Avatar of admin

by

Is the War on Christmas Really a Proxy War for White Supremacy?

January 13, 2018 in Blogs

By Chauncey DeVega, Salon

A sociologist explains how Christmas became a battlefield and how white men lost the American Dream.


The war on Christmas is a myth. Yet so many Republicans, Donald Trump voters and other conservatives are apparently obsessed with it. Why is this?

Today's conservative movement is masterful in its ability to use emotional appeals to manipulate its public with the goal of achieving and maintaining political power. As Richard Hofstadter observed more than five decades ago, American conservatives are also anti-intellectual and especially prone to believing in conspiracy theories.

Movement conservatism also has a deep disdain for facts. Empirical reality is an obstacle and inconvenience that stands in the way of advancing a political worldview that operates more like a religion than an ideology based in reason and fact.

Republicans and the conservative movement also command Fox News and a right-wing echo chamber that function as one of the most effective propaganda operations in modern history. Republican voters have literally been conditioned and trained by their news media and other trusted voices to believe things that are not true.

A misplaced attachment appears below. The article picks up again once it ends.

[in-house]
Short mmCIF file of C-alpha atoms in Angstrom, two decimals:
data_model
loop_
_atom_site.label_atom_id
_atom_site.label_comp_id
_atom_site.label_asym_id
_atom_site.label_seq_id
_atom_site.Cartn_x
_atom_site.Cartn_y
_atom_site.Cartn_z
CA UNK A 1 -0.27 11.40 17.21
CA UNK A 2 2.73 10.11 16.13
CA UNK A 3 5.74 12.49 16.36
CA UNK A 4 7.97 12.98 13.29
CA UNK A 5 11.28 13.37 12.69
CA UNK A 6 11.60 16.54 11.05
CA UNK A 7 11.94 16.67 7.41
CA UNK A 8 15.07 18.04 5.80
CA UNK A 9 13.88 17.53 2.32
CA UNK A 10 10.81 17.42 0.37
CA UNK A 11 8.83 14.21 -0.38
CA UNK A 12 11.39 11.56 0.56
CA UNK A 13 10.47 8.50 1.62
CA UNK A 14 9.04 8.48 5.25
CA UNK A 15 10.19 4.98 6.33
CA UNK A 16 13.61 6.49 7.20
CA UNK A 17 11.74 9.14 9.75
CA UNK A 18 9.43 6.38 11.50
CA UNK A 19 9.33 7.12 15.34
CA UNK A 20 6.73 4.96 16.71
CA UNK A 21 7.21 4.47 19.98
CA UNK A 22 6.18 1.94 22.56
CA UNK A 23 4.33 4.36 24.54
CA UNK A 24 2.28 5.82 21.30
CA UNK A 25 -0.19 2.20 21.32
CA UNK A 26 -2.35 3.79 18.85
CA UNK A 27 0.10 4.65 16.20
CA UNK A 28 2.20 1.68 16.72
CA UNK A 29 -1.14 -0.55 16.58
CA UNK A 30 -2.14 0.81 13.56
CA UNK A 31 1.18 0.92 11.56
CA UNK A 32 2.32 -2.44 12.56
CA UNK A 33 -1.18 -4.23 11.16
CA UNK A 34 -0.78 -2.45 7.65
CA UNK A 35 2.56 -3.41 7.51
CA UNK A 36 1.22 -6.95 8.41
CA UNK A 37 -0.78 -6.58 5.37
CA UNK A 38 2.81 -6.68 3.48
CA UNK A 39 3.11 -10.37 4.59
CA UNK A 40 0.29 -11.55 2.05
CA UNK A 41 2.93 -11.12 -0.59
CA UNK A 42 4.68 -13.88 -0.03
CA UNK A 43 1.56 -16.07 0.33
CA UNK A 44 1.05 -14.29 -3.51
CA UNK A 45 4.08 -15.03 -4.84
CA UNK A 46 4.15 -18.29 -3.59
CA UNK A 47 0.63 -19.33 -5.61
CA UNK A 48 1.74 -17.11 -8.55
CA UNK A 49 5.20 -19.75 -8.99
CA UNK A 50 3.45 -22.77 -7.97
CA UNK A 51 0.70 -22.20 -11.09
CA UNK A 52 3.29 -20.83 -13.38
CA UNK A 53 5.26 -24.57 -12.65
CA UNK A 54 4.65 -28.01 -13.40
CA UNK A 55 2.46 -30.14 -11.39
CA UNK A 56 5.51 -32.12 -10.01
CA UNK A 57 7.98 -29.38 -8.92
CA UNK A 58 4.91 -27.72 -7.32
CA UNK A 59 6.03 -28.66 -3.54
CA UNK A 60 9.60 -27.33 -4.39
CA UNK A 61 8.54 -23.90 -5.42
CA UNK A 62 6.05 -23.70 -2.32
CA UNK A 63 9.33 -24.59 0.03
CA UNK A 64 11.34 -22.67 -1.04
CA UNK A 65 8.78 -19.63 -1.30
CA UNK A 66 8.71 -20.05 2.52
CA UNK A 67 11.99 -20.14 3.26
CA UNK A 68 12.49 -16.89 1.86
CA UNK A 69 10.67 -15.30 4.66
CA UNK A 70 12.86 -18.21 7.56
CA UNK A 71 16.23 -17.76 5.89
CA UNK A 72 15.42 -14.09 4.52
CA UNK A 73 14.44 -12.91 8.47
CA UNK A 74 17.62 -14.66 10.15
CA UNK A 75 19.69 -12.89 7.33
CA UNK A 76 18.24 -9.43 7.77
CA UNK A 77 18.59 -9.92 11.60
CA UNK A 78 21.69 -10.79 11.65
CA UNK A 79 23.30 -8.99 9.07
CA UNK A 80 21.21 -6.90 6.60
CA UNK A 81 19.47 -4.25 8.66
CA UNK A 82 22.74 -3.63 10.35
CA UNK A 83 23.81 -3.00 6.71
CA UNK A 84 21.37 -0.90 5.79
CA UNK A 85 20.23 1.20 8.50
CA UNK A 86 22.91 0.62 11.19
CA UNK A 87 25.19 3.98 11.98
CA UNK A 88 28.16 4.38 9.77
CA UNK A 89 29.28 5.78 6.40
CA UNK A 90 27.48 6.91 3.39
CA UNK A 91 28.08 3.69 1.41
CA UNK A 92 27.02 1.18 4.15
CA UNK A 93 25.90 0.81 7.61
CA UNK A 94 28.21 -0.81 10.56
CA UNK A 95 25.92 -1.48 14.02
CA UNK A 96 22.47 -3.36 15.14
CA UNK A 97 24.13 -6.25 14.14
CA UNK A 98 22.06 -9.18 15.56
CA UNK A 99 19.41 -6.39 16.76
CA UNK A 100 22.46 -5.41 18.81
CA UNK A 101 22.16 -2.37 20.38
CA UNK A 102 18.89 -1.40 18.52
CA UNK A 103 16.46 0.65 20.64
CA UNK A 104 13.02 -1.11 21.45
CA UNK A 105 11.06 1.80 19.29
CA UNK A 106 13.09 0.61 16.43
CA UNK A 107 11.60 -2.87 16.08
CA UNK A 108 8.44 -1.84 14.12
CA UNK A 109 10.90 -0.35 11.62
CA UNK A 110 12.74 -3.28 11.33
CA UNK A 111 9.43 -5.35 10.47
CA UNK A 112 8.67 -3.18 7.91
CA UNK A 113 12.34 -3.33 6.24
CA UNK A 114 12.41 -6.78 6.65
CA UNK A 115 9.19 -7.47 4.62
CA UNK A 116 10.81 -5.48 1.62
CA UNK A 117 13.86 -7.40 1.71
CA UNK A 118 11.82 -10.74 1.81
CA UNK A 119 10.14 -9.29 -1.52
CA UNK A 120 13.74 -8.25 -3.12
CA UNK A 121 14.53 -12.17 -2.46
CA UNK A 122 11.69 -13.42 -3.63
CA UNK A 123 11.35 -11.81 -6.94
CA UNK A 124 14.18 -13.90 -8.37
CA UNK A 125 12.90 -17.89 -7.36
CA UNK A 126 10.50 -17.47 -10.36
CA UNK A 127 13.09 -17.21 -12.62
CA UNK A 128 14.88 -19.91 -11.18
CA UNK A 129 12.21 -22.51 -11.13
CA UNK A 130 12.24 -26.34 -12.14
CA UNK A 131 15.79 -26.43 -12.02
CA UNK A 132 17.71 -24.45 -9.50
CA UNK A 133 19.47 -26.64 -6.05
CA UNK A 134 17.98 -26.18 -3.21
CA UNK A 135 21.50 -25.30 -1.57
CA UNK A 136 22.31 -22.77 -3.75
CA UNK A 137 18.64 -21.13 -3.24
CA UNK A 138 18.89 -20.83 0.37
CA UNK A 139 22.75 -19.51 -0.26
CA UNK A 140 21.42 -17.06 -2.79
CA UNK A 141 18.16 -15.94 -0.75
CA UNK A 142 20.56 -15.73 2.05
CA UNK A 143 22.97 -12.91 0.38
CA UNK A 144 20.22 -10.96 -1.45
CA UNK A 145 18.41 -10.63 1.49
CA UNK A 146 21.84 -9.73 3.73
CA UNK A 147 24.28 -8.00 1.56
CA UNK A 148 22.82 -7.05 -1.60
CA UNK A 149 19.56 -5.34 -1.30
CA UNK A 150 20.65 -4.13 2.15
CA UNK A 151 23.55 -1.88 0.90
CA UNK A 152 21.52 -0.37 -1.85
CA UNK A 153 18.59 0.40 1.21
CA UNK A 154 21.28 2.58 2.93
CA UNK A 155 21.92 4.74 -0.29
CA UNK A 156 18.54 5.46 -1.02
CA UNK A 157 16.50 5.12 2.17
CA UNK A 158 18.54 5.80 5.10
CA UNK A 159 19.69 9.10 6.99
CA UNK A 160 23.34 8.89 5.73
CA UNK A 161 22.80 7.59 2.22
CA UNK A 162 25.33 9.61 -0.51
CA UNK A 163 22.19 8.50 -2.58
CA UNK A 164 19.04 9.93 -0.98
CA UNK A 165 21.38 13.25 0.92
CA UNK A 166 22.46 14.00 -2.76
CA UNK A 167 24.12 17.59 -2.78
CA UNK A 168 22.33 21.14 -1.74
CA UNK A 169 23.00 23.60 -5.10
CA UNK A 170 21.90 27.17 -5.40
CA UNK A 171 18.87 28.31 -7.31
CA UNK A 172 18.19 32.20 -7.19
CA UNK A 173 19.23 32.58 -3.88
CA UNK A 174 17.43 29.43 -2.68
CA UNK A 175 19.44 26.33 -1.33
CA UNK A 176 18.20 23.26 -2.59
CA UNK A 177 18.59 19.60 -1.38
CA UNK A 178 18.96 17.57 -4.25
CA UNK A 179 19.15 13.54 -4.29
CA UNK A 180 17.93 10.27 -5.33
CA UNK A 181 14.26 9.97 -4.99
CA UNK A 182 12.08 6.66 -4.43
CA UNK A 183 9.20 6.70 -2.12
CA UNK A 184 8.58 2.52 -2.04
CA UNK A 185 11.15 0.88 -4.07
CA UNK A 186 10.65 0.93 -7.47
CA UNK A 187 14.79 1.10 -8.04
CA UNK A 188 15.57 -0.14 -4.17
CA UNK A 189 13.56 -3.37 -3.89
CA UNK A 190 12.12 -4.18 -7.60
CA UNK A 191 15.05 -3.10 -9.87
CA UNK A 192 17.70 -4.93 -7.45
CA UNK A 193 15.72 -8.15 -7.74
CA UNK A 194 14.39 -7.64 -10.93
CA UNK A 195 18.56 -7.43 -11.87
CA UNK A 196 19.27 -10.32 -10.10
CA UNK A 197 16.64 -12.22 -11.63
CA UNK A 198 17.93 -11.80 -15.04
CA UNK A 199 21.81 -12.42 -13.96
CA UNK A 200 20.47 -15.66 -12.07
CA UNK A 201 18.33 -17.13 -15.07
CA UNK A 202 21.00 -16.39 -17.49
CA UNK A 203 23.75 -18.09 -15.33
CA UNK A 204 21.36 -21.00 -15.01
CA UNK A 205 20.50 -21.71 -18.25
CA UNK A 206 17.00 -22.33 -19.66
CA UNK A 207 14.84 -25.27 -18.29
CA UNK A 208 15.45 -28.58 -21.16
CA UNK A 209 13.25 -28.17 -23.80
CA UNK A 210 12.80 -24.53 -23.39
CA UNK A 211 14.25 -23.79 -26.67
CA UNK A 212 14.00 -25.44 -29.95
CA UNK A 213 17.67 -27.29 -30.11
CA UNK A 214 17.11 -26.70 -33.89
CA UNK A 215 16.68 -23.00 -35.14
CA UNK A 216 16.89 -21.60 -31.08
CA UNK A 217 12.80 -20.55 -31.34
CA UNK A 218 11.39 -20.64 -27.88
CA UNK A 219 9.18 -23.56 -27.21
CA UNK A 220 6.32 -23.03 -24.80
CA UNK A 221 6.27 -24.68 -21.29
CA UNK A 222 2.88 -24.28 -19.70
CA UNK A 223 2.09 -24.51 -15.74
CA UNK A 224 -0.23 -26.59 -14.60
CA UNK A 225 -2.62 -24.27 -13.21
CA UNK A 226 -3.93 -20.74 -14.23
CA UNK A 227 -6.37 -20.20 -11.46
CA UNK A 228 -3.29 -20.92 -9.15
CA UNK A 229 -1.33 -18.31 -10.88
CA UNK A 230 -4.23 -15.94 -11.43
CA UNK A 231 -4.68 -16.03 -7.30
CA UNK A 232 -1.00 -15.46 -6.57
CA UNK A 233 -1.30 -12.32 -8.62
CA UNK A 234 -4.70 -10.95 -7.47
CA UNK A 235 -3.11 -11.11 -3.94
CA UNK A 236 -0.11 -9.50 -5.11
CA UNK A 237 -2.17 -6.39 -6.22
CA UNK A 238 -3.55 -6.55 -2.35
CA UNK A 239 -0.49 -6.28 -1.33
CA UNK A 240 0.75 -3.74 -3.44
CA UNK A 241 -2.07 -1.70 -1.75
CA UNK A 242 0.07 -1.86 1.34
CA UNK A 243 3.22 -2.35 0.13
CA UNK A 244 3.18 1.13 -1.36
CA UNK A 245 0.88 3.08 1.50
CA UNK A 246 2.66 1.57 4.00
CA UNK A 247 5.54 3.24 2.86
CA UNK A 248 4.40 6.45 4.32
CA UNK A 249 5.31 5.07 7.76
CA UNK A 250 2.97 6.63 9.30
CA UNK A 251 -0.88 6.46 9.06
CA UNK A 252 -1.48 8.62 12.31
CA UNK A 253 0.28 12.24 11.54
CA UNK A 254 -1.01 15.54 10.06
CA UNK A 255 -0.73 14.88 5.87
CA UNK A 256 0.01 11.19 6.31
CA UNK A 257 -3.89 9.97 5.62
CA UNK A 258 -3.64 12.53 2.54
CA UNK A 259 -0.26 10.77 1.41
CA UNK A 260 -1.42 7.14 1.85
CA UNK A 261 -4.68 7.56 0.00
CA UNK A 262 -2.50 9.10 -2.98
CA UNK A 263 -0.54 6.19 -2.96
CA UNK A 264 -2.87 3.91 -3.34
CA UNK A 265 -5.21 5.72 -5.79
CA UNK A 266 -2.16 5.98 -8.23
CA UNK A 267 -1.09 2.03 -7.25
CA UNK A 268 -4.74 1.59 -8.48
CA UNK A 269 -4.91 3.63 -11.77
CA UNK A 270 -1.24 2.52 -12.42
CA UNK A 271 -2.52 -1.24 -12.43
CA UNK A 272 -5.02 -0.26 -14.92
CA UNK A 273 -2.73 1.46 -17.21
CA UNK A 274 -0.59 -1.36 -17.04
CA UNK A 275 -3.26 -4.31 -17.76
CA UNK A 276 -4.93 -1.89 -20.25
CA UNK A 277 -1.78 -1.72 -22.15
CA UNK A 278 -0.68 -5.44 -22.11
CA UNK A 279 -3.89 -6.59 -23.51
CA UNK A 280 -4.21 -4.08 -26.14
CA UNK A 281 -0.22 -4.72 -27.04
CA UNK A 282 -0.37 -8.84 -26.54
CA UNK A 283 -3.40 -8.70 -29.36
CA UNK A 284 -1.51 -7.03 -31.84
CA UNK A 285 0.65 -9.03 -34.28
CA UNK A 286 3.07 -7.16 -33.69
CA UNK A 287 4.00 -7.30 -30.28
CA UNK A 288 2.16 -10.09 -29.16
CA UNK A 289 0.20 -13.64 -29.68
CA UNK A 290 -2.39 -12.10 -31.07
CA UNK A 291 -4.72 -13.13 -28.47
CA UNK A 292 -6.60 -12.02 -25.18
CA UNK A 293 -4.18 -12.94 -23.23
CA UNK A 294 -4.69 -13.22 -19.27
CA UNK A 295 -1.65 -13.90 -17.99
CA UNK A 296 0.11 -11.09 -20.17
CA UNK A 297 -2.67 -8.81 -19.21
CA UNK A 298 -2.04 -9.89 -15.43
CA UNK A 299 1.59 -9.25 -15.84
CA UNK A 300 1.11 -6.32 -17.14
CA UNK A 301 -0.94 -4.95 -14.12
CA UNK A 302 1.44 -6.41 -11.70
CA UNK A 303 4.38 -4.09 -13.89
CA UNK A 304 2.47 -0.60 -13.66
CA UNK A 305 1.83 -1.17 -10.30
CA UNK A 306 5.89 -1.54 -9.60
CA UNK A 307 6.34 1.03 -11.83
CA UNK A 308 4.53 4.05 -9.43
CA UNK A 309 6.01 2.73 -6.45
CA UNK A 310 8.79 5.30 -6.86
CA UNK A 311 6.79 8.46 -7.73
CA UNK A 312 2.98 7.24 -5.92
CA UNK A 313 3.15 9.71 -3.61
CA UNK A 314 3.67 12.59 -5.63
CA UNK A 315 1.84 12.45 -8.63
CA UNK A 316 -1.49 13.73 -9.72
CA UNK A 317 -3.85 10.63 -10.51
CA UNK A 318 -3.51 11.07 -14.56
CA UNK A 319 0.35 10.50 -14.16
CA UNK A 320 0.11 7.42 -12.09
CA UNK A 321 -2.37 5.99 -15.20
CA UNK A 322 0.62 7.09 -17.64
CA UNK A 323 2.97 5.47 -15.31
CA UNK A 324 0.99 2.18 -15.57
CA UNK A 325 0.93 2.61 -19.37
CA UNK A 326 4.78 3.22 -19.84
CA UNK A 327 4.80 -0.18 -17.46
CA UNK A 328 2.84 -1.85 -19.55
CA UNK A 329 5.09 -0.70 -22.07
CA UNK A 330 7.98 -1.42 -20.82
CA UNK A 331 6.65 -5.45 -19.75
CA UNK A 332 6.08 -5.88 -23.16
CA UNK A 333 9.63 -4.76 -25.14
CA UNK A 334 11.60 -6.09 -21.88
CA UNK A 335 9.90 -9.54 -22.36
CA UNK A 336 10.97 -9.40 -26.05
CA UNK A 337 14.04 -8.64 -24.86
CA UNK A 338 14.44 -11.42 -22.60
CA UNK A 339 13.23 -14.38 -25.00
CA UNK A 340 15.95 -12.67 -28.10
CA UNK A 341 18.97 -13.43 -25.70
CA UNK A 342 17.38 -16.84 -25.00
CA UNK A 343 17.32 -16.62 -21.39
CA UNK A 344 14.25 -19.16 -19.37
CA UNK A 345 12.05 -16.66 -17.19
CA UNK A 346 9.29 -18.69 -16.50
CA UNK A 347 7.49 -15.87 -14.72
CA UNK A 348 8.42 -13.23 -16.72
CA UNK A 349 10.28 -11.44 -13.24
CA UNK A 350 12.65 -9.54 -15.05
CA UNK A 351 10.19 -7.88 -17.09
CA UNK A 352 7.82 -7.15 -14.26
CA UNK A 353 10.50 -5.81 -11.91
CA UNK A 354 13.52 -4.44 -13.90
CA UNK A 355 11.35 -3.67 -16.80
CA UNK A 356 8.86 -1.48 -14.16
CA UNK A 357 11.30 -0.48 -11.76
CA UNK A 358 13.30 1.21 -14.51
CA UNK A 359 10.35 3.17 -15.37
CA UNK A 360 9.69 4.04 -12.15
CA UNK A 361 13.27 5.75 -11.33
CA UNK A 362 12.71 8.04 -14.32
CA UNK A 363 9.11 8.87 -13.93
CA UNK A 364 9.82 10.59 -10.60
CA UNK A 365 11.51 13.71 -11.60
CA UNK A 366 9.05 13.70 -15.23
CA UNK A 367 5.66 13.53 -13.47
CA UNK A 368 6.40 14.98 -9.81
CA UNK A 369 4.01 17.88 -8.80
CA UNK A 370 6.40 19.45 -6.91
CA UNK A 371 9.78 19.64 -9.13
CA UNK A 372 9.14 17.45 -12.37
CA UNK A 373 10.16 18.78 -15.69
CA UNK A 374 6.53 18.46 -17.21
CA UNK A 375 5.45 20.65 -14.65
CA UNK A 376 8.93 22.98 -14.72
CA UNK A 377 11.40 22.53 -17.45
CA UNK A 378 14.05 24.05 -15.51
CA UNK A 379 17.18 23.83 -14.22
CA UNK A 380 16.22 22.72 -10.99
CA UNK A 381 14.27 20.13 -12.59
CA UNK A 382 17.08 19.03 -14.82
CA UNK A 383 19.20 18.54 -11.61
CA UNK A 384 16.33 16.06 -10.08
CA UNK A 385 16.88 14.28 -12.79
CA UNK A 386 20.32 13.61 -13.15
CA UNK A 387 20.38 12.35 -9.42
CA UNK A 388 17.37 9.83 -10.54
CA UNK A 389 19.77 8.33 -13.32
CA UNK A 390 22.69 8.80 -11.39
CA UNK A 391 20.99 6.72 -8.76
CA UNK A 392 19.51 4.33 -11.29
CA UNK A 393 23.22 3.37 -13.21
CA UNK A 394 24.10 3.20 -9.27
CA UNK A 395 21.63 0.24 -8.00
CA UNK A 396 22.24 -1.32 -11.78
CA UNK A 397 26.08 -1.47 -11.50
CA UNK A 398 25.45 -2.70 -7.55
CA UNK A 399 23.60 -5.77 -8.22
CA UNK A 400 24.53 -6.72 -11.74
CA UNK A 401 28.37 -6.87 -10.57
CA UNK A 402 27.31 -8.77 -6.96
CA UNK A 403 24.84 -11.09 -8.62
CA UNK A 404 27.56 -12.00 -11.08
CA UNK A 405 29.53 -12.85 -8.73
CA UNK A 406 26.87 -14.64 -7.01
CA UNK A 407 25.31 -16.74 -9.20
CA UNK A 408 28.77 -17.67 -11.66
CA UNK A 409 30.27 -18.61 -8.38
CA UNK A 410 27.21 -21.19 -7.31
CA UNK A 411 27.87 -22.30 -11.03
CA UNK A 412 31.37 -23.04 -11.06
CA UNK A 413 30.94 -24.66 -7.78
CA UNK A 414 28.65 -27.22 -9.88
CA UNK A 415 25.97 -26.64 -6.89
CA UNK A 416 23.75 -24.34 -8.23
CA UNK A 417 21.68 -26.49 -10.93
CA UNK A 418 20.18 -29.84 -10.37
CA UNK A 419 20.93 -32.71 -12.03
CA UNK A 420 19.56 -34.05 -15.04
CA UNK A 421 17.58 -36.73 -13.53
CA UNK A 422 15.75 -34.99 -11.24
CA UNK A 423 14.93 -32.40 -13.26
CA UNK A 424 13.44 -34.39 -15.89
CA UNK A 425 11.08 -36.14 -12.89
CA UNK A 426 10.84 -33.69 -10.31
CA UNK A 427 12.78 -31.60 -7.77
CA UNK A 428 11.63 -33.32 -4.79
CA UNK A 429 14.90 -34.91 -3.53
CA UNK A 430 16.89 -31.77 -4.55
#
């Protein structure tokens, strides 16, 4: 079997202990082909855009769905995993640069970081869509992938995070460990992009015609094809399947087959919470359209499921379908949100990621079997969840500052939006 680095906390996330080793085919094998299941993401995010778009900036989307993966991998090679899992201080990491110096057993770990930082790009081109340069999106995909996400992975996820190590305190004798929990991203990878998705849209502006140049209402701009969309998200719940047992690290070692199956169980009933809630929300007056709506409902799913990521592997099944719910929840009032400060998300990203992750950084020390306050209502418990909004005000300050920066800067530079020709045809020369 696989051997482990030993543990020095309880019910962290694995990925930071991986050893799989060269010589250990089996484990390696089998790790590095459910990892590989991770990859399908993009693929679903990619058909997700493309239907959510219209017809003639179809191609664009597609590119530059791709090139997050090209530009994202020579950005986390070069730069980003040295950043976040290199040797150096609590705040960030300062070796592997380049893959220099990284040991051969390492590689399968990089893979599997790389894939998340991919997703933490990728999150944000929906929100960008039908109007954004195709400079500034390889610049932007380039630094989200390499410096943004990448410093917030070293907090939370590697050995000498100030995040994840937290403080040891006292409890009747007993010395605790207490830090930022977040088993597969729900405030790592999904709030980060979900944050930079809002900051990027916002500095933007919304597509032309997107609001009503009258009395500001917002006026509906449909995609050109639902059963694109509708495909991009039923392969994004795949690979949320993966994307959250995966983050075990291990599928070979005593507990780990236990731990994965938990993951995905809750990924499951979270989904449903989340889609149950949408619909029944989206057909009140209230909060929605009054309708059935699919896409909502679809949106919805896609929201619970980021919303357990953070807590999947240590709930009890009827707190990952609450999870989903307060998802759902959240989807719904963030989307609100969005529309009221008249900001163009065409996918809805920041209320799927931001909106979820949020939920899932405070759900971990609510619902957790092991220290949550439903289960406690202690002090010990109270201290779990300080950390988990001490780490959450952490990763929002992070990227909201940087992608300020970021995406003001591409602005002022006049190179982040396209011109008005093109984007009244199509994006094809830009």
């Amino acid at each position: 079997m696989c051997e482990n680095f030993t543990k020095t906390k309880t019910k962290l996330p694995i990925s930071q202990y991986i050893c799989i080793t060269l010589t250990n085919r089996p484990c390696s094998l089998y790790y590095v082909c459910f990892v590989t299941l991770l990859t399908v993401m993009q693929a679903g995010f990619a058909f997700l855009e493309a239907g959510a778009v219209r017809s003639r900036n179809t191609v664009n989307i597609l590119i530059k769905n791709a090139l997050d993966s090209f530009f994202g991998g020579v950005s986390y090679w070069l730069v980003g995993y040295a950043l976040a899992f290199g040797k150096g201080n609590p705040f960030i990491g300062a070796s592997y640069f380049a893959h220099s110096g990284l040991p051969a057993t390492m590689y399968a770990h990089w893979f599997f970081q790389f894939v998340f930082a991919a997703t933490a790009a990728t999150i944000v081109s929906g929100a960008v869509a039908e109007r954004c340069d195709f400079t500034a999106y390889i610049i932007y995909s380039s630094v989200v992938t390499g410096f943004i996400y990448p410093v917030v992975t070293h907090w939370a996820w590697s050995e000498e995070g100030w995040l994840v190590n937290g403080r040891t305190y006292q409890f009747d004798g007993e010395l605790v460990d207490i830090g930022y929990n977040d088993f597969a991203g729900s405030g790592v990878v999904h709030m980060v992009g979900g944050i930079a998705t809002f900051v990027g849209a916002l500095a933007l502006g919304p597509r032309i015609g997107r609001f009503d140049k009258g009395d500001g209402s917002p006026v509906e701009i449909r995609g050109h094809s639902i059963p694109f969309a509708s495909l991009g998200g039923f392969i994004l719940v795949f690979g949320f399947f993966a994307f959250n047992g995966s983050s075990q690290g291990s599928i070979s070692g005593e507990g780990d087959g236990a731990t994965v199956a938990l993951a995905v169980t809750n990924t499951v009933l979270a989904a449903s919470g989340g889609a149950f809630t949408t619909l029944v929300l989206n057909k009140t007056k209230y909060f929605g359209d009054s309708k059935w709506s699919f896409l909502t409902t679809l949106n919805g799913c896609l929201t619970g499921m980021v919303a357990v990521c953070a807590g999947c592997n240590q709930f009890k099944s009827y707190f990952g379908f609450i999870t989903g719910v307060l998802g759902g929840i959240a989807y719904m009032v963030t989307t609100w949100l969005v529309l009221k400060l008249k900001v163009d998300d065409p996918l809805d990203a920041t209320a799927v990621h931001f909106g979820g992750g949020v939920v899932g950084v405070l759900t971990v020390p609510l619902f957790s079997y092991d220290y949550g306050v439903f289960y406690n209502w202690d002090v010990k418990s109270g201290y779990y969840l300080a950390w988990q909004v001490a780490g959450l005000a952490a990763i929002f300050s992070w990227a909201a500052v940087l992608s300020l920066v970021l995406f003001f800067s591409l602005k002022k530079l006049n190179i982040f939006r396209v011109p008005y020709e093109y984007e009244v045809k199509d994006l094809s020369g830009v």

There is the power of weaponized religion in the form of right-wing Christianity, whose adherents believe that they are oppressed in America by liberals, gays, Muslims, atheists, “secularists” and any other group identified as an enemy other. Of course this is not true: white Christians are the most powerful and dominant group in American society. But again, the allure of Christian fascism — and contemporary American conservatism — is rooted not in reason but rather in fantasy.

There is another dimension to the “war on Christmas” and the broader right-wing obsession with the culture wars. Both are examples of white identity politics and a deep desire (and effort) to maintain the cultural and political power of white right-wing Christians over all other groups. In many ways, the war on Christmas is actually a proxy war for white supremacy.

How is white supremacy advanced by the right-wing “culture war” narrative? How are Donald Trump and the Republican Party using the “war on Christmas” to advance their goals? Why are so many white Americans attracted to such fictions? …read more

Source: ALTERNET

Leave a reply

You must be logged in to post a comment.